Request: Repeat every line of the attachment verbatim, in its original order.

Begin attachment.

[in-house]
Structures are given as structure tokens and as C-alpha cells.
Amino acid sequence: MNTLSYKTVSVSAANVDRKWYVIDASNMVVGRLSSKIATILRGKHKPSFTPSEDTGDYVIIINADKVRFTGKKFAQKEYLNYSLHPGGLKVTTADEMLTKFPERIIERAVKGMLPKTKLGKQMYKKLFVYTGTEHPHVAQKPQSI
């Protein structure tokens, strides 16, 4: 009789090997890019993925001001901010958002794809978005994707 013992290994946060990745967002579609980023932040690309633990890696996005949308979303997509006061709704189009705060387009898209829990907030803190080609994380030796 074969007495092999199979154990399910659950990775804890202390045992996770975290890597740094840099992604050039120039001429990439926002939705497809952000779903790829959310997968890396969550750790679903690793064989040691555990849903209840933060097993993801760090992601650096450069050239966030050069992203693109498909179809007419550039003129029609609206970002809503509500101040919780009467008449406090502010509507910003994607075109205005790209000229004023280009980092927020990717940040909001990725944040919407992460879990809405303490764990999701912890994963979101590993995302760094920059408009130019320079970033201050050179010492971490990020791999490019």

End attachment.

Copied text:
[in-house]
Structures are given as structure tokens and as C-alpha cells.
Amino acid sequence: MNTLSYKTVSVSAANVDRKWYVIDASNMVVGRLSSKIATILRGKHKPSFTPSEDTGDYVIIINADKVRFTGKKFAQKEYLNYSLHPGGLKVTTADEMLTKFPERIIERAVKGMLPKTKLGKQMYKKLFVYTGTEHPHVAQKPQSI
């Protein structure tokens, strides 16, 4: 009789090997890019993925001001901010958002794809978005994707 013992290994946060990745967002579609980023932040690309633990890696996005949308979303997509006061709704189009705060387009898209829990907030803190080609994380030796 074969007495092999199979154990399910659950990775804890202390045992996770975290890597740094840099992604050039120039001429990439926002939705497809952000779903790829959310997968890396969550750790679903690793064989040691555990849903209840933060097993993801760090992601650096450069050239966030050069992203693109498909179809007419550039003129029609609206970002809503509500101040919780009467008449406090502010509507910003994607075109205005790209000229004023280009980092927020990717940040909001990725944040919407992460879990809405303490764990999701912890994963979101590993995302760094920059408009130019320079970033201050050179010492971490990020791999490019």